Merkel fights German carmakers’ battle

But T&E report shows her fight is unnecessary

Germany’s luxury carmakers are raising the stakes in their battle to weaken EU legislation that will set fuel consumption limits for new cars made after 2020. The German chancellor Angela Merkel used a speech at this month’s Frankfurt motor show to say that strict limits would damage European carmakers’ competitiveness in global markets. Yet T&E’s eighth annual Cars & CO2 report shows that EU legislation is speeding up improvements to fuel efficiency, which in turn leads to drivers saving money at the fuel pump.

The EU’s first legislation forcing carmakers to limit the amount of carbon dioxide emitted from the average new car sets a target of 130g/km of CO2 to be achieved by 2015. The next target is 95g/km for 2020, but an agreement on how to achieve this was obstructed by Germany in June, following massive pressure on Merkel by the country’s premium carmakers, who in turn put pressure on the Irish presidency of the EU. German carmakers want a more generous ‘super-credits’ scheme that will allow them to produce more high-consumption cars in return for producing a few electric vehicles.
 
Speaking in Frankfurt just weeks before her party’s success in the German federal elections, Merkel said: ‘Europe must learn that we are not an isolated continent but that we must succeed in global competition. We need to look beyond our borders – push for open and free trade, but at the same time not impose greater burdens on our industry than other continents do with their own industry.’
 
Yet the latest T&E report detailing individual carmakers’ performance on reducing emissions shows that the annual rate of progress has tripled since the EU legislation was agreed in 2008 and that most carmakers are on track to achieve their targets.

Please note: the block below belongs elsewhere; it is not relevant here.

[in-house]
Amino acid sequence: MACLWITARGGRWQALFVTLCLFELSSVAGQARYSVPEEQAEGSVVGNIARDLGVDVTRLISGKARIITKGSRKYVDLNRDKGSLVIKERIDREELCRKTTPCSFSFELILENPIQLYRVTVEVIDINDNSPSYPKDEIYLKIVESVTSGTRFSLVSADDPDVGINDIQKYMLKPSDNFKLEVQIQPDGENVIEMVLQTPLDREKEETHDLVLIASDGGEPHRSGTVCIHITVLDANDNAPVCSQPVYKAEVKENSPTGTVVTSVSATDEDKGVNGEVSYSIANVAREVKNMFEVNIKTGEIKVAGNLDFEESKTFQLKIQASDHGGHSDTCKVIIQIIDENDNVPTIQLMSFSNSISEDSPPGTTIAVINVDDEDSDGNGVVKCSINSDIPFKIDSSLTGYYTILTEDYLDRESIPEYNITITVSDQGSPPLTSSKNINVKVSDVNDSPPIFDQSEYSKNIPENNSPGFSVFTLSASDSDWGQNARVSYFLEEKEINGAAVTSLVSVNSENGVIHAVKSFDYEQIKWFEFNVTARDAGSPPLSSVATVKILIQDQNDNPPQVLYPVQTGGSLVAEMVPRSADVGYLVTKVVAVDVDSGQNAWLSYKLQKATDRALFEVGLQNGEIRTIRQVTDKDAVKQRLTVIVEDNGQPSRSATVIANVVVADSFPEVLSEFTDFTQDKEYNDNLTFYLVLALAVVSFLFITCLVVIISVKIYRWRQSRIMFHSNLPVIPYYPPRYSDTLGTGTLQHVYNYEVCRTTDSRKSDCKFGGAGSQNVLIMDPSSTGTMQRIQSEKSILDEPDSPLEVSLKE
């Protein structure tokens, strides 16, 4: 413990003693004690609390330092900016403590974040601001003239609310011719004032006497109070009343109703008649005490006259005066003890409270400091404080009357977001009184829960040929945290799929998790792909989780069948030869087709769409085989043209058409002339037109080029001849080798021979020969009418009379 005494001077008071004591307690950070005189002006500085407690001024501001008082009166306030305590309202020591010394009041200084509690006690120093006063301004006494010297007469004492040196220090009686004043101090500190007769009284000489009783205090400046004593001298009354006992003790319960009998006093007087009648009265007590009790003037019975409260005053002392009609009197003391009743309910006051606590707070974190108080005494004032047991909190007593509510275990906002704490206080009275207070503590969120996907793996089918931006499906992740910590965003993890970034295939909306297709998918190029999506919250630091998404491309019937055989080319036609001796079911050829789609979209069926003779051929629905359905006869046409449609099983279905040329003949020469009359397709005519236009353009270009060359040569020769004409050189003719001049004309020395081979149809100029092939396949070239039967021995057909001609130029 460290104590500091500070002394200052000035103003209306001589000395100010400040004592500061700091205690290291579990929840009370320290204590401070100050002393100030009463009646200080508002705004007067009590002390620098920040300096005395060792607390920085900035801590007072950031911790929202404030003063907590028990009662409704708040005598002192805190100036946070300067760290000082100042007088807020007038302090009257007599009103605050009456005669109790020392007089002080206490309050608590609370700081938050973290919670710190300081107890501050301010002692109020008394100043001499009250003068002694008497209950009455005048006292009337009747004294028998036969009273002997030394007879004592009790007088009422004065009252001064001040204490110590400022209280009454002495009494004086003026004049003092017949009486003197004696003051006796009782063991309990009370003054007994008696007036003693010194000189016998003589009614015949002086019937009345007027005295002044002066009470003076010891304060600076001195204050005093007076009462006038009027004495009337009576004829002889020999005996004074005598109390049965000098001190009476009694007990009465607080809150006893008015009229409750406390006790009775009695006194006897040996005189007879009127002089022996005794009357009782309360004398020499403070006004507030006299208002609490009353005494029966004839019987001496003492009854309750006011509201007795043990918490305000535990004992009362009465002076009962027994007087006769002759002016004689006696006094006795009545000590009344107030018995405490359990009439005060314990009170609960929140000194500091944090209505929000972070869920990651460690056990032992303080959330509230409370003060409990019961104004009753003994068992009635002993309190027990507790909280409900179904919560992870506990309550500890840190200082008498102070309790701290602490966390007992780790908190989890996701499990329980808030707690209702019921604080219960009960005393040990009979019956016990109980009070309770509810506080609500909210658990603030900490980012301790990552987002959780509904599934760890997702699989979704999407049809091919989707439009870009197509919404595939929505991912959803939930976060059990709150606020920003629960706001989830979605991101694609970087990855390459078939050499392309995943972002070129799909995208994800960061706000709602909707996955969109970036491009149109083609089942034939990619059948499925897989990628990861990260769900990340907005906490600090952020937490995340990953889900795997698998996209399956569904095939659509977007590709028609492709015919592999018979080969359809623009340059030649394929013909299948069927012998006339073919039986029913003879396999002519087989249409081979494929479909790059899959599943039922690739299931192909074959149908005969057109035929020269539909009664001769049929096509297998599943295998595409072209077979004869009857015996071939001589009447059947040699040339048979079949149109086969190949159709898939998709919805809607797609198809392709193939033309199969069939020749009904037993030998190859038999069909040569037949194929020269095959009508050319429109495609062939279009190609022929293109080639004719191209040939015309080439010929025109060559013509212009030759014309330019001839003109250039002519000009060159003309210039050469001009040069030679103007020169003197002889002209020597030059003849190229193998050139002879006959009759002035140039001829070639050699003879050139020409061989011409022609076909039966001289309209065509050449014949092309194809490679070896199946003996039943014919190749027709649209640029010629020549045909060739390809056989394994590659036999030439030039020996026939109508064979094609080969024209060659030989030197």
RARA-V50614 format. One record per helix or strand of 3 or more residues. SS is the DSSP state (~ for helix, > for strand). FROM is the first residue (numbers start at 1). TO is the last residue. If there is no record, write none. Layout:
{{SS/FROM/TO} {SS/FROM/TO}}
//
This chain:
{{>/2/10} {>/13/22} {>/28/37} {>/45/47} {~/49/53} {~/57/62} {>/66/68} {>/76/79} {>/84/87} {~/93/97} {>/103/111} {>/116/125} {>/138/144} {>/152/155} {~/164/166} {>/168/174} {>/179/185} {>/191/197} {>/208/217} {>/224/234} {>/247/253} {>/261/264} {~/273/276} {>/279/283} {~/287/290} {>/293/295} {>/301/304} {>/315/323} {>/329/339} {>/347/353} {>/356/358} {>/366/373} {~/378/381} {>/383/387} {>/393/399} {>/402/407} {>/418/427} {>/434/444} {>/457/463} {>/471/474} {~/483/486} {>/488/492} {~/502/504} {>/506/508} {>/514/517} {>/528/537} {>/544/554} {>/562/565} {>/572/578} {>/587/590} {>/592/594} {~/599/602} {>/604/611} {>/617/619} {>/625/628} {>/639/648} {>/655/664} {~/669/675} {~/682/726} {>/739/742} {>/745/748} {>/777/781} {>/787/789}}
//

The progress being made could slow down, however, if Germany’s demands for more super-credits for electric cars are accepted. The report shows that super-credits awarded to Nissan for selling just 2800 electric cars in 2012 effectively reduced its target by 2g/km. From this, the report calculates that, with current trends in sales of electric cars, super-credits would totally undermine the 95g/km target for 2020 and result in it being met on paper but not on the road.
 
Luxury German carmakers have also been putting pressure on their alliance partners to re-open negotiations on the deal. T&E has learned Opel has recruited Peugeot-Citroën, and that Daimler has secured the support of Nissan-Renault in their attempts to get France to support the German position. But during a discussion among ministers, held at the request of Germany, no country supported its calls to block the deal. The UK and Poland appear to be the latest countries to reject German attempts, and France is therefore the Germans’ last hope for support.
 
‘Germany is still as isolated as it ever was,’ said T&E’s clean vehicles manager Greg Archer. ‘Now that the German election is over we hope Chancellor Merkel will accept the agreed deal for 2020. Volkswagen has confirmed it can meet 95g without any super-credits and Daimler’s development chief has also said it will meet its target. Caving in to the short-term interests of luxury car brands will just add costs to motorists’ future fuel bills, send more EU money overseas to buy oil and increase emissions.’